In the ramp generator 150 of FIG. 4, a signal representative of the current in resistor 212, VSENSE, is provided to one end of a resistor 132, and the other end of resistor 132 is connected to VRAMP. A resistor 130 is coupled between a supply voltage VCC and VRAMP. A resistor 134 is connected between VRAMP and ground. A capacitor 136 is also connected between VRAMP and ground.
An N-channel, enhancement type, MOSFET 128 has a drain terminal 128d connected to VRAMP and a source terminal 128s connected to ground. Drive circuit 226 provides a signal VG2 to a gate terminal 128g of transistor 128 in order to discharge capacitor 136 during the time when transistor 202 is not conducting. As shown in FIG. 5, VG2 is asserted when VG1 is negated.
Resistors 130, 132 and 134 in conjunction with the supply voltage VCC provide a voltage bias VBIAS for VRAMP synchronous with the conduction of transistor 202. The VBIAS voltage level furnishes a control region 151 (FIG. 6) of the VRAMP signal which is used to immunize the flyback converter 400 from the noise generated by the initial conduction of transistor 202. Transistor 128 ensures that VCNTRL is negated once transistor 202 no longer conducts. Capacitor 136, as will be discussed below, provides a very precise gain control for a small Ip by rounding or smoothing the otherwise abrupt positive sloping edge of VRAMP. Capacitor 136 also filters noise that may be imposed on VBIAS and conducted from VSENSE.
In flyback converter 400, as shown in FIG. 5, Ip increases in a linear fashion from time T0 to time T1. This time interval is the conduction time of transistor 202. At time T1, VRAMP equals Vc and comparator 224 asserts VCNTRL. This low-to-high transition of VCNTRL triggers drive circuit 226 to negate VG1. VG2 is asserted high until time T3 when VG1 is once again asserted high and another power cycle of flyback converter 400 begins.
FIG. 6 illustrates the synchronous bias voltage VBIAS provided by the ramp generator 150 when VSENSE is grounded. VBIAS, when transistor 202 conducts at time T0, initially has a large slope linear gain region, as indicated at 153. The capacitor 136 filters out VSENSE during the time interval from T0 to T0 ', the time interval for linear gain region 153. Because VSENSE is filtered out in this period, the control by the control circuit 280 is not related to Ip ; however, the linear gain region 153 provides complete, continuous and stable control of the on-time of the transistor 202 and permits a continuous, predictable transition to near zero volts at time T0 and T3 as indicated in FIG. 6. This permits small conduction times for transistor 202.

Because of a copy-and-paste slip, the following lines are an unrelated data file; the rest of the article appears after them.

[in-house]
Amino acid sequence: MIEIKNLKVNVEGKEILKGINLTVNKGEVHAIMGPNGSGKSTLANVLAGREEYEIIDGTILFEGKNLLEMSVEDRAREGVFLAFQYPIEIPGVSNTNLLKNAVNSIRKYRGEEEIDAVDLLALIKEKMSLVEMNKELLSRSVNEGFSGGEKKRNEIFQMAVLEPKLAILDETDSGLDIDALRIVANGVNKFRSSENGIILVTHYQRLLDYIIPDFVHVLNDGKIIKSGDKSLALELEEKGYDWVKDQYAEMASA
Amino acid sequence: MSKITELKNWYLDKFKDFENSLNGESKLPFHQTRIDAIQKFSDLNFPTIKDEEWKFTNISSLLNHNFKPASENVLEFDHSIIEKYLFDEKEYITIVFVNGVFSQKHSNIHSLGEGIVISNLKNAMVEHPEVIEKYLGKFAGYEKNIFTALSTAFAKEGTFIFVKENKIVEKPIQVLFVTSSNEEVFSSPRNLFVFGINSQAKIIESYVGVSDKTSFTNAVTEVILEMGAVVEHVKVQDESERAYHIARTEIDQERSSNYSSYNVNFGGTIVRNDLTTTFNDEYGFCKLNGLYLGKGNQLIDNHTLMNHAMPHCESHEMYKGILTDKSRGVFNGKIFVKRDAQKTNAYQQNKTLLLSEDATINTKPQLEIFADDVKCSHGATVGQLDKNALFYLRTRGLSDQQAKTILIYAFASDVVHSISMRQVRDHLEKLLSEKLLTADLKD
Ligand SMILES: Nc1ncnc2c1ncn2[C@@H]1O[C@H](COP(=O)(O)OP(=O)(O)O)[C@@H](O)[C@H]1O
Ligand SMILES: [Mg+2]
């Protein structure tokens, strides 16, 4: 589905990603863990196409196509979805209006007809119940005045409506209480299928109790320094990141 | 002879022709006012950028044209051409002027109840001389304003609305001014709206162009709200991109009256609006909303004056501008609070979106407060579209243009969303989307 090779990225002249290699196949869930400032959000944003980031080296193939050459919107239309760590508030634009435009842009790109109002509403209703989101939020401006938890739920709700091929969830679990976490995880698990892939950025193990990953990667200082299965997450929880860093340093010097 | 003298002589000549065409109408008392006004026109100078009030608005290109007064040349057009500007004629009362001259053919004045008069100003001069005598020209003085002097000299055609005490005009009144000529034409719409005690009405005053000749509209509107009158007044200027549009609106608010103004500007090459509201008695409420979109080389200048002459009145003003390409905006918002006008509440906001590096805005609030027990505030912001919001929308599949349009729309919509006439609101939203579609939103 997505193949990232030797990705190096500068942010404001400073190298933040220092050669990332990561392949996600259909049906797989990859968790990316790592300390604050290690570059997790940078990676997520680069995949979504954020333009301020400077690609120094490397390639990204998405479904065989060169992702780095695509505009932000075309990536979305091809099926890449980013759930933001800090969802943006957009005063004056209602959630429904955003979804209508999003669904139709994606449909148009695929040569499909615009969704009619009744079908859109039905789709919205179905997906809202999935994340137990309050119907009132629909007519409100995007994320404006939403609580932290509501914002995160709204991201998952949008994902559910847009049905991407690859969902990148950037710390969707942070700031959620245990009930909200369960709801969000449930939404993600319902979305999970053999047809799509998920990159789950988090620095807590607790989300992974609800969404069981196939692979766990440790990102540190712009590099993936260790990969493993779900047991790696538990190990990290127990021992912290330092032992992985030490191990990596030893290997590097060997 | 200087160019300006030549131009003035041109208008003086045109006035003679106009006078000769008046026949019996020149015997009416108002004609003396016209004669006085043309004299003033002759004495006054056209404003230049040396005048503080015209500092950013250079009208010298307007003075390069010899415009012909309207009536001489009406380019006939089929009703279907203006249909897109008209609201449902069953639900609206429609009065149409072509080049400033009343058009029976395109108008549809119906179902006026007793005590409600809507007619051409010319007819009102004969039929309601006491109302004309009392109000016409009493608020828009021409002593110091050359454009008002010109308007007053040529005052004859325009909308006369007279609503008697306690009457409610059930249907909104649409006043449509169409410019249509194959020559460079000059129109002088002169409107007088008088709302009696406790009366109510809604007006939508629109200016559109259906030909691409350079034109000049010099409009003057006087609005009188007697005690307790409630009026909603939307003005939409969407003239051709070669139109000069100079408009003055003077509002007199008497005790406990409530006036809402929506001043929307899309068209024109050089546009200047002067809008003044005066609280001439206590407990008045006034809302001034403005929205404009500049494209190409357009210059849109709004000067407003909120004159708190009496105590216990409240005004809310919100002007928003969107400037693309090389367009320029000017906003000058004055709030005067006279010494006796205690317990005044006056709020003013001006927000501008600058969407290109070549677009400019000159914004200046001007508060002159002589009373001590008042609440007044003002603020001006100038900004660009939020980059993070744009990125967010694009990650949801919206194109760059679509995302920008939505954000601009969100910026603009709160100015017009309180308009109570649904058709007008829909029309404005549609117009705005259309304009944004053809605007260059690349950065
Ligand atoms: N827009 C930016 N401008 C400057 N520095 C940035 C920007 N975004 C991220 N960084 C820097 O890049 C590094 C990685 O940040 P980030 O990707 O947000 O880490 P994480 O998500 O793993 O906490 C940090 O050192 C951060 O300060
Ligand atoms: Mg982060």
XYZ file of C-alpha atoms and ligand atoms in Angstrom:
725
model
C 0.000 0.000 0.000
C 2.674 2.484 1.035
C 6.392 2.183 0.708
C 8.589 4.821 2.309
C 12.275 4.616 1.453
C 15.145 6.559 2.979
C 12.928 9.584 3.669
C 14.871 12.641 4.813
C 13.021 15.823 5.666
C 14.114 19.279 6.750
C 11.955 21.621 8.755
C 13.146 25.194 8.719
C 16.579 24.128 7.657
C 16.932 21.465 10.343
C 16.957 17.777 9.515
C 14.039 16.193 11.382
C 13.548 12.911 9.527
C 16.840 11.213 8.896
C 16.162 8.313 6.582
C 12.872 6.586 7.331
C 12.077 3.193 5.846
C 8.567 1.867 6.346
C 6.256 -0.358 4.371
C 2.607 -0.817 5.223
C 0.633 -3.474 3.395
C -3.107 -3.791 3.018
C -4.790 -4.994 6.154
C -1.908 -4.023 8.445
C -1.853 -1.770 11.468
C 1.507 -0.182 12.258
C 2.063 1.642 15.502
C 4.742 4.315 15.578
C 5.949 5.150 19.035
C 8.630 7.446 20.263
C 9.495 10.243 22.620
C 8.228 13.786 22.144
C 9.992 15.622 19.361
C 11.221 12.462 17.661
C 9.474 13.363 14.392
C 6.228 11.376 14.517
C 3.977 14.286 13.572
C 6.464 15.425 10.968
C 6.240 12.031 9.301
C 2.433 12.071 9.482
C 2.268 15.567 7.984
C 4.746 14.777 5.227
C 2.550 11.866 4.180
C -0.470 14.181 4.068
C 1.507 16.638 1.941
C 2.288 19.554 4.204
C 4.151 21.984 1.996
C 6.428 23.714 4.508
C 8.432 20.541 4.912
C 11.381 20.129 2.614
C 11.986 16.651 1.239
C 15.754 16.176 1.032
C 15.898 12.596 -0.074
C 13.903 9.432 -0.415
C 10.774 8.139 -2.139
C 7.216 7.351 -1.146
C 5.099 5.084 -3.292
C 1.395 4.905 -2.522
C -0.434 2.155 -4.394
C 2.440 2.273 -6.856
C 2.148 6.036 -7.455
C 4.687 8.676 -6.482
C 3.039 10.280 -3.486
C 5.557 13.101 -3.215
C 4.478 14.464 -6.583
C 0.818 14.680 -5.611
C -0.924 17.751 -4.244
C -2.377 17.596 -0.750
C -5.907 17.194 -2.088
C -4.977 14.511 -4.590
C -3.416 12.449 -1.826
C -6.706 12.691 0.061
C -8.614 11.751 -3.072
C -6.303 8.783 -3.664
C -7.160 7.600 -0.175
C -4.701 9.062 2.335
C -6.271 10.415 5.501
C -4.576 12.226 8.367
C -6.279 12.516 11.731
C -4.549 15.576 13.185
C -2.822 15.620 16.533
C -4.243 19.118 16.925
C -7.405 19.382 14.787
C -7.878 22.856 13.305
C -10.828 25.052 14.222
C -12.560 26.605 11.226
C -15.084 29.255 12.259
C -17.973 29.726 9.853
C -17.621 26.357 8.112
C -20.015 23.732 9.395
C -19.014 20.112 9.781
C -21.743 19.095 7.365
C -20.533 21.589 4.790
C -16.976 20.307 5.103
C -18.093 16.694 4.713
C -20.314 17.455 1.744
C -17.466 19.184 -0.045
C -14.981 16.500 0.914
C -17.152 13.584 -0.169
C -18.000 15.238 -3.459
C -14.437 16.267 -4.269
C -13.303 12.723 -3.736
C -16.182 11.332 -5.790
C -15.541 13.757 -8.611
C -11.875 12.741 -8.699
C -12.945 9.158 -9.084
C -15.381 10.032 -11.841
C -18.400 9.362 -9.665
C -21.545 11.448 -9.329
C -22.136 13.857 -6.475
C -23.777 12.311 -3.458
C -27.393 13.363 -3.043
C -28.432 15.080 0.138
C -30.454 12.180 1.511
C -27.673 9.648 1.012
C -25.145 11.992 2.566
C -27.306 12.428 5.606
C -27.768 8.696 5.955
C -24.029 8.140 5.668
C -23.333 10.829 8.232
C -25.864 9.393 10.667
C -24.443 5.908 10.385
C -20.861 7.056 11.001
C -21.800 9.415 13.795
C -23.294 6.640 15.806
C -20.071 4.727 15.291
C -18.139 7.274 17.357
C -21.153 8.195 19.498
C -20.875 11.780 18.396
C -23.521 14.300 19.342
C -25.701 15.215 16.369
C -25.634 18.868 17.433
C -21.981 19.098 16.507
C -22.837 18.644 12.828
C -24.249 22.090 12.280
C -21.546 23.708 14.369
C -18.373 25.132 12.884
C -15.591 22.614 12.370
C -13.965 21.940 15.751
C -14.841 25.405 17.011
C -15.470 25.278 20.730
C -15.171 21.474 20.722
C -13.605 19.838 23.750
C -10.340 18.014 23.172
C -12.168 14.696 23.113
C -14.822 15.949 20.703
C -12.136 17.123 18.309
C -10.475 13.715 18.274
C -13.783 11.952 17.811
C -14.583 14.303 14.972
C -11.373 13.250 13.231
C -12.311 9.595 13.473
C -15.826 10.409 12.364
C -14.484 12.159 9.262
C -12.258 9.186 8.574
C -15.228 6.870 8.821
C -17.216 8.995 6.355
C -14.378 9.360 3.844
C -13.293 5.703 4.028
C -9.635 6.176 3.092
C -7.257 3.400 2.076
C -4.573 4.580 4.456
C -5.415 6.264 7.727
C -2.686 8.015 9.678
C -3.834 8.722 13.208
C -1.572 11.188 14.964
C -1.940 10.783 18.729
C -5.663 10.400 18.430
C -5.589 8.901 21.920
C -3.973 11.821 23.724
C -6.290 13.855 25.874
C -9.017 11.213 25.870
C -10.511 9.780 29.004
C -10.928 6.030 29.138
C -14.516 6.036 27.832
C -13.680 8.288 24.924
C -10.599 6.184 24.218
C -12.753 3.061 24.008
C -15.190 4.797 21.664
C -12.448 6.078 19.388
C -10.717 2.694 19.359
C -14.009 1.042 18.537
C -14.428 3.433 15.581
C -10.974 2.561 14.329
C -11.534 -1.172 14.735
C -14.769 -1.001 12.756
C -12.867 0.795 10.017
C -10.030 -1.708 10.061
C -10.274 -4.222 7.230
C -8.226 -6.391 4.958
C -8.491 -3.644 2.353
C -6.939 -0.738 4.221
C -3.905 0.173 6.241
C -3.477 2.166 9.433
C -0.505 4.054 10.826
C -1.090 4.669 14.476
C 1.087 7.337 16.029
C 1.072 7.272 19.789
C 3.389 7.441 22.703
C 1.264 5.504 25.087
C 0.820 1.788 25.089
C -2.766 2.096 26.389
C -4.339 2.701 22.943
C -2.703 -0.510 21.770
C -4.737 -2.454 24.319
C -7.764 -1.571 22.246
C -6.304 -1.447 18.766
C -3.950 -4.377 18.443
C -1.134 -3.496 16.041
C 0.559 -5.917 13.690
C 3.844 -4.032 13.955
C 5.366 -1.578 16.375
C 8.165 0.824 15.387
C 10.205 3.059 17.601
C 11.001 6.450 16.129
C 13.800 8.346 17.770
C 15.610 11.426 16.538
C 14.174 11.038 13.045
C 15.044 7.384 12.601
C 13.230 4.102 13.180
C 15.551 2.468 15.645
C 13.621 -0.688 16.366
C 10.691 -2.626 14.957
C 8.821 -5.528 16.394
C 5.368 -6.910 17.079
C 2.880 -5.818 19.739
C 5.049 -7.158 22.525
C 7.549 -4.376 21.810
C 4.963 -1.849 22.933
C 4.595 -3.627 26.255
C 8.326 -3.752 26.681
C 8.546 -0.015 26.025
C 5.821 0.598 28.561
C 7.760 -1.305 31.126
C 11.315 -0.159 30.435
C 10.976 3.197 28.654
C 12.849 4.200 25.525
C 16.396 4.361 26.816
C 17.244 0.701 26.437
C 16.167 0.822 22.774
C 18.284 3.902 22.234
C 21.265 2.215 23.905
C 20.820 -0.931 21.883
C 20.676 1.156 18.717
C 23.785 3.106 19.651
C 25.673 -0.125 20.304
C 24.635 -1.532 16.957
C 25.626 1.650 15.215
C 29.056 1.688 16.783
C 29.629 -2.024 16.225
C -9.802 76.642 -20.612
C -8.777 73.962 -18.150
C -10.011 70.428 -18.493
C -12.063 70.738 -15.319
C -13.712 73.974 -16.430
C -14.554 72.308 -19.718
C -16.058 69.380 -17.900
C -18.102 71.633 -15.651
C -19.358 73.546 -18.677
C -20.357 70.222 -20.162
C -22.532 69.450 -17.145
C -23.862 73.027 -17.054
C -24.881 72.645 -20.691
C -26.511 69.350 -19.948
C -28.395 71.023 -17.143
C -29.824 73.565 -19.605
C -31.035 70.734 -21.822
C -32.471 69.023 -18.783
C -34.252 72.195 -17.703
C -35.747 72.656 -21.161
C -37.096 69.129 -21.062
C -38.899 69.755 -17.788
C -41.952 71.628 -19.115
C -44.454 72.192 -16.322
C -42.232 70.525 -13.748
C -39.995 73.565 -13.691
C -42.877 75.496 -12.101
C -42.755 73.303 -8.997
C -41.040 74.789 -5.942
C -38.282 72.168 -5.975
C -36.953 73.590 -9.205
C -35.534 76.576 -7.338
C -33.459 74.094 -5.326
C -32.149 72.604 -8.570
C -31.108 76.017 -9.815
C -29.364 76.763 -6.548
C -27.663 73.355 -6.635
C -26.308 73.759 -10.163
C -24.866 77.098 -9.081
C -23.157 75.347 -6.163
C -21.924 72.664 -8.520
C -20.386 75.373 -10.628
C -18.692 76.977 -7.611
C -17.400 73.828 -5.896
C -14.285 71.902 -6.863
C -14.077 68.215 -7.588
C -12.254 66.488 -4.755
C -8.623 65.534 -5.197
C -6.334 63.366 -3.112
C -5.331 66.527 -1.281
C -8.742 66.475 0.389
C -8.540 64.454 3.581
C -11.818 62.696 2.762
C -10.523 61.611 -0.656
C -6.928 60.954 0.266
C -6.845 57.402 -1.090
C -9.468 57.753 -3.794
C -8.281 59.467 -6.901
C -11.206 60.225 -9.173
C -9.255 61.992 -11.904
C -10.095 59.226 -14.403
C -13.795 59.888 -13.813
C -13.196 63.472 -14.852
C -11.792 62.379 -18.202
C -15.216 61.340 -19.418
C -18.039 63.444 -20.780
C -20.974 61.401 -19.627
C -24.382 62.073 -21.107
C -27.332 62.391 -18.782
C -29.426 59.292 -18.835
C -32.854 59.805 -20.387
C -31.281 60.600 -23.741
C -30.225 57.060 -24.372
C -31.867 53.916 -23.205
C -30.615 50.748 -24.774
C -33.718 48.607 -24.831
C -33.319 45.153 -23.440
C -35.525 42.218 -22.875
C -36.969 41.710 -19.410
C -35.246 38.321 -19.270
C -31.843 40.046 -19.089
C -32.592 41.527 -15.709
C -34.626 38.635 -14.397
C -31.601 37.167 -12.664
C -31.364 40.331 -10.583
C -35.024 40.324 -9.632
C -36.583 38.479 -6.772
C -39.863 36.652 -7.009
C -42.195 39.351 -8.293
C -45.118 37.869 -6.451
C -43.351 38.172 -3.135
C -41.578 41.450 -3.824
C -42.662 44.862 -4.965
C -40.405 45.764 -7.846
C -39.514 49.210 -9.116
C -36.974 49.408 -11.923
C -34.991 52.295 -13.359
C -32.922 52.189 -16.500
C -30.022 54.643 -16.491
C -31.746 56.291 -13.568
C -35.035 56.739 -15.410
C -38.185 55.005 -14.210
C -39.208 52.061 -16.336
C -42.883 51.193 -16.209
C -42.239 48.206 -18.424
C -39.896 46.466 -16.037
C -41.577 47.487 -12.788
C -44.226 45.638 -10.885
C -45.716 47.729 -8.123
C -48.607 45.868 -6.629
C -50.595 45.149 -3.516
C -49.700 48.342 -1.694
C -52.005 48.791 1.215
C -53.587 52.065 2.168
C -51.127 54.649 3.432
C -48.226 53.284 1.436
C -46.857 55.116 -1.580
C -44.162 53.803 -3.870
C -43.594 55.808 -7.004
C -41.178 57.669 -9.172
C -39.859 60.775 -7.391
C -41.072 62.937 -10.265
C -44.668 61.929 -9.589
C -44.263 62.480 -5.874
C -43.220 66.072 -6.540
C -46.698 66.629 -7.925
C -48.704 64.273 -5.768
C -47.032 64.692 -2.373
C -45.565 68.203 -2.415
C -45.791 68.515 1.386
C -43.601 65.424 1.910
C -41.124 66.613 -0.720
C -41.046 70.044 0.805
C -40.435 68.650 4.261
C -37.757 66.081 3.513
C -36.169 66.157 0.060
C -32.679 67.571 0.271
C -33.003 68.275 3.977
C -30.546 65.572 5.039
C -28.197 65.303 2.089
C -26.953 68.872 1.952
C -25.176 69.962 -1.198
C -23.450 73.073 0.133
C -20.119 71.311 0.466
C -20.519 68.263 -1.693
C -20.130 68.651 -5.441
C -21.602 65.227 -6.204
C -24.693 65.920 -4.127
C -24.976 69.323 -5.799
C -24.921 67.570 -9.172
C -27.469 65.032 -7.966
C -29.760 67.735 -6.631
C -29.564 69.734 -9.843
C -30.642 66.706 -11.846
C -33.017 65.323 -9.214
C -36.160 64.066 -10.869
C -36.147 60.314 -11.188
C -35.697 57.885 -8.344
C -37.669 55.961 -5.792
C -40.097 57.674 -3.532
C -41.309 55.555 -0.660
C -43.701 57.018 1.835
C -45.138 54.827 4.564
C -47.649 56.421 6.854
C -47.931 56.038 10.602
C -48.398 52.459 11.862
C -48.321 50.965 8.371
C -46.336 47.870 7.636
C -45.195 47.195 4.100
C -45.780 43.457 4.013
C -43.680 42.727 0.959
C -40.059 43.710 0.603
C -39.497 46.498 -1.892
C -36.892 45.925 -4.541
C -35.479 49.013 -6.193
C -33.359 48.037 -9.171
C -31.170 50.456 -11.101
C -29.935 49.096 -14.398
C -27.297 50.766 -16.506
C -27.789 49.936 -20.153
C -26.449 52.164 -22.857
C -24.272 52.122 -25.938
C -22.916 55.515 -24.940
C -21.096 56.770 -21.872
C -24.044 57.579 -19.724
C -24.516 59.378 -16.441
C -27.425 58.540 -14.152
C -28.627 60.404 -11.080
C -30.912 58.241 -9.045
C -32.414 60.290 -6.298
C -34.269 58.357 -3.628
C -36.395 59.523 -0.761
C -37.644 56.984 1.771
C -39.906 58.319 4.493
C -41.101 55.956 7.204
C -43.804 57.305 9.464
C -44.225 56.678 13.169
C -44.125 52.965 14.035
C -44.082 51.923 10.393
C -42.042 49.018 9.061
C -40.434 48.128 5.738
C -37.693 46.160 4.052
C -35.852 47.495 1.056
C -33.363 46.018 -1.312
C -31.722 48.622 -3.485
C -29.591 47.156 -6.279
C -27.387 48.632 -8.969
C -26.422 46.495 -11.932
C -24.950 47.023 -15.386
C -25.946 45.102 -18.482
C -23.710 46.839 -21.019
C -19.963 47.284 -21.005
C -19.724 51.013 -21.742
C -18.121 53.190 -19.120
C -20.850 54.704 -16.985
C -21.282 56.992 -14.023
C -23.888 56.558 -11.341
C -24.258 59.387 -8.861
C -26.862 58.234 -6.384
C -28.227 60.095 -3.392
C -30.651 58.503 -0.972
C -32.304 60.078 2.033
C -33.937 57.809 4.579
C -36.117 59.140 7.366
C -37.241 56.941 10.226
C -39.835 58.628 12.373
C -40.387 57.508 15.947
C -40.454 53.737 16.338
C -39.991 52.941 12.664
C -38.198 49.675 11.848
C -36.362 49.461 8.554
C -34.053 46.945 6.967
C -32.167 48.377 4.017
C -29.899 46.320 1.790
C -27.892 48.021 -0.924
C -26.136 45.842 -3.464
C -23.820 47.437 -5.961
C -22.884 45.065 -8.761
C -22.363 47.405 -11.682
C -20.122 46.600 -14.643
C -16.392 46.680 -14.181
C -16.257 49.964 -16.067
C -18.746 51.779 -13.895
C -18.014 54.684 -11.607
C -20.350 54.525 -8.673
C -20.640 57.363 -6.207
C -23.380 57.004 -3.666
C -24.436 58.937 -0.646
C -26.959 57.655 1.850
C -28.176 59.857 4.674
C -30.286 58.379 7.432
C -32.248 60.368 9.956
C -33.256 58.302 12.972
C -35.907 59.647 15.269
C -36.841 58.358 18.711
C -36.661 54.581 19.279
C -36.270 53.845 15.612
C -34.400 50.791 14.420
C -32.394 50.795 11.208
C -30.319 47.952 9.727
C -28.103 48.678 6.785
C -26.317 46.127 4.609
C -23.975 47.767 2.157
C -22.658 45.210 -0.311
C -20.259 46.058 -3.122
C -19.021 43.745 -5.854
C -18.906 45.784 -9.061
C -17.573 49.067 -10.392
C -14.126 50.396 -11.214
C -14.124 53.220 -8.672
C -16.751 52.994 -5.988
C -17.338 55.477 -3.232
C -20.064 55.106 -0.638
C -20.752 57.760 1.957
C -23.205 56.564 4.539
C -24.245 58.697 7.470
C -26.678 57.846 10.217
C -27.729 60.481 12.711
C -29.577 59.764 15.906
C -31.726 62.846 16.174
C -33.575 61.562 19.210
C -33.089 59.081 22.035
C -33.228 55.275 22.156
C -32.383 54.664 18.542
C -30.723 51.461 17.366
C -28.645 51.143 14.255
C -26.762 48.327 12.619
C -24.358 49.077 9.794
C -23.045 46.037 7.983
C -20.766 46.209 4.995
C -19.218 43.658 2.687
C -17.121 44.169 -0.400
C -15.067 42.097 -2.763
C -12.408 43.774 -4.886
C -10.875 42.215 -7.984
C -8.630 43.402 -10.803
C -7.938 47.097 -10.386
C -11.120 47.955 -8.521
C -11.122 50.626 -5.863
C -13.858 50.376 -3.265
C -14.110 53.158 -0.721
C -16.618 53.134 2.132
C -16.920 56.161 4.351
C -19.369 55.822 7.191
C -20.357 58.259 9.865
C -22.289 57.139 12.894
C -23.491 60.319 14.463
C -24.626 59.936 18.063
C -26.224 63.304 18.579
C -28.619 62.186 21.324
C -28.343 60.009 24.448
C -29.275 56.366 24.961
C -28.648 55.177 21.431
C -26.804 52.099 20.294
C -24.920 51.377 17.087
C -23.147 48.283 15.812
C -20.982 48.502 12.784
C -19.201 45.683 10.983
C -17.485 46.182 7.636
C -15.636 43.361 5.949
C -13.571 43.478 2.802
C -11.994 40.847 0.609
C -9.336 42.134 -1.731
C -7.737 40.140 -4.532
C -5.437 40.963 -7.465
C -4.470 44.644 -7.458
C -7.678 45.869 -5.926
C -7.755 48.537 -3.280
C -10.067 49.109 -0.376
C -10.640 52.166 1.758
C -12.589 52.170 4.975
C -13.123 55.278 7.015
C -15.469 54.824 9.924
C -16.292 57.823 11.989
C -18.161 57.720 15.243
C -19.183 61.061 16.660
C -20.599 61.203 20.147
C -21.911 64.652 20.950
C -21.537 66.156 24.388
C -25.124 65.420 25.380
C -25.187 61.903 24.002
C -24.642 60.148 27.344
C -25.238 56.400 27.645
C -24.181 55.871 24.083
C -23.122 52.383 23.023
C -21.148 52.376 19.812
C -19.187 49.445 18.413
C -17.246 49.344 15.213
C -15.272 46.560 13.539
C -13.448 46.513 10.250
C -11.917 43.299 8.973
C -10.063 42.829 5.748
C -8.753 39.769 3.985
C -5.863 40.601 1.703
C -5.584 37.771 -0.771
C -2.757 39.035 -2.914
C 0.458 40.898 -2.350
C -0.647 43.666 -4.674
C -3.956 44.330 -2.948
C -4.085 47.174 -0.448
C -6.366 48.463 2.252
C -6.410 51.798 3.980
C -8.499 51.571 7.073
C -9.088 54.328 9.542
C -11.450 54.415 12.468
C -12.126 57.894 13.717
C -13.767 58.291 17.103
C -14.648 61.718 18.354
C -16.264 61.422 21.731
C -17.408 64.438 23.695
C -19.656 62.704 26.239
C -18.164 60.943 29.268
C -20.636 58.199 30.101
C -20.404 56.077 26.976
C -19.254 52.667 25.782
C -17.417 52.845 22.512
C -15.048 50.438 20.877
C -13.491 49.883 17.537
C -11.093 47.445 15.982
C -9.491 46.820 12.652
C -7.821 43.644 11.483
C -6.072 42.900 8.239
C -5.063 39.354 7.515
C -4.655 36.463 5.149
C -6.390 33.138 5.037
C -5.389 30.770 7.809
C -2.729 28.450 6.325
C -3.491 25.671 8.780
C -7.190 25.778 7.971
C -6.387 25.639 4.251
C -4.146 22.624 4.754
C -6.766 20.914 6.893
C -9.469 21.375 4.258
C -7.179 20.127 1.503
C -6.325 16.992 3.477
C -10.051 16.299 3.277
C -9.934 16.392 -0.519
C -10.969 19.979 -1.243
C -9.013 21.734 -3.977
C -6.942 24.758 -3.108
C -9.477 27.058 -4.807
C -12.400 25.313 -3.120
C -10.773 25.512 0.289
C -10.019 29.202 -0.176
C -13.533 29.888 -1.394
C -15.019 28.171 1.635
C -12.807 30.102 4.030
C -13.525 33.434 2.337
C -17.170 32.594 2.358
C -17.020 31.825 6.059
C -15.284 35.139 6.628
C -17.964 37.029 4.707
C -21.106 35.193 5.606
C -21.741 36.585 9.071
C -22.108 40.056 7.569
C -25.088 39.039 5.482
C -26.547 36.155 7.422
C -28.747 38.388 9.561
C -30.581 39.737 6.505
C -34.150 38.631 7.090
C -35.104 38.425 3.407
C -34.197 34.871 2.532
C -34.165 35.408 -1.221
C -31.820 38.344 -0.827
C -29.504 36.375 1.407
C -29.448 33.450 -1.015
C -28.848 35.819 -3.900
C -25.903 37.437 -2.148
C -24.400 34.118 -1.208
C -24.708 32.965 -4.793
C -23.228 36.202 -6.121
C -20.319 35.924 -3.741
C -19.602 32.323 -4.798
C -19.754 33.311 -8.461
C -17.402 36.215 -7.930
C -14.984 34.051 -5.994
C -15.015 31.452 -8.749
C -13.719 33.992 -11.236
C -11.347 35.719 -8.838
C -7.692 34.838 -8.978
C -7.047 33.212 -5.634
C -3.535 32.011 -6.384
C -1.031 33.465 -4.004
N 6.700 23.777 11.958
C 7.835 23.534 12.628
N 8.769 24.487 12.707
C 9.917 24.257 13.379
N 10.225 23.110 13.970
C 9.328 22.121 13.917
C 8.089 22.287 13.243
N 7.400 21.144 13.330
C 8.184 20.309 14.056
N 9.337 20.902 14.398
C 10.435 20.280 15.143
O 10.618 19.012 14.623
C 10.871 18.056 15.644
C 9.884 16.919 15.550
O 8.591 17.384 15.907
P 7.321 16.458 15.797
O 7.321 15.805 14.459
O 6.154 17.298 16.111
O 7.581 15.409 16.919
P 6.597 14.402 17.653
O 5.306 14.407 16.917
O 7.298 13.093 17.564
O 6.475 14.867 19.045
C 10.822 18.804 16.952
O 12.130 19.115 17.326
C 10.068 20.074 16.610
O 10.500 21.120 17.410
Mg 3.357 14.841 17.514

Also shown in FIG. 6 is the waveform of VSENSE ' which is the component of VRAMP without the VBIAS signal. As shown in FIG. 6, from time T0 to time T0 ', VSENSE ' is negated. From T0 ' to time T1, VSENSE ' rises upwardly in a linear fashion. This time interval includes the control region 151. Thus, using principels of superposition, the VRAMP signal is the summation of the VBIAS signal and the VSENSE ' signal having the linear gain region 153 and the control region 151.
Capacitor 136 filters out the noise and also rounds off or smooths the otherwise abrupt corner or transition present at time T0. This allows for very precise gain control by control circuit 180 when Ip is small. When VRAMP reaches VC at time T1, drive circuit 126 negates VG1 and transistor 202 no longer conducts. Furthermore, at time T1 VG2 goes high resetting capacitor 136 and bringing VRAMP to zero volts.
In summary, the present invention relates to a control system for flyback converter 400 which adds the bias voltage VBIAS to the ramp voltage VRAMP during the conduction time of transistor 202. This effectively lowers the noise floor voltage level VNOISE to the level of the background noise 207 which allows small conduction times for transistor 202. Thus, the present invention minimizes the effects of the turn-on noise 203 generated during the initial conduction of transistor 202 which allows precision control for a small Ip.
The foregoing disclosure and description of the invention are illustrative and explanatory thereof, and various changes in the size, shape, materials, components, circuit elements, wiring connections and contacts, as well as in the details of the illustrated circuitry and construction and method of operation may be made without departing from the spirit of the invention.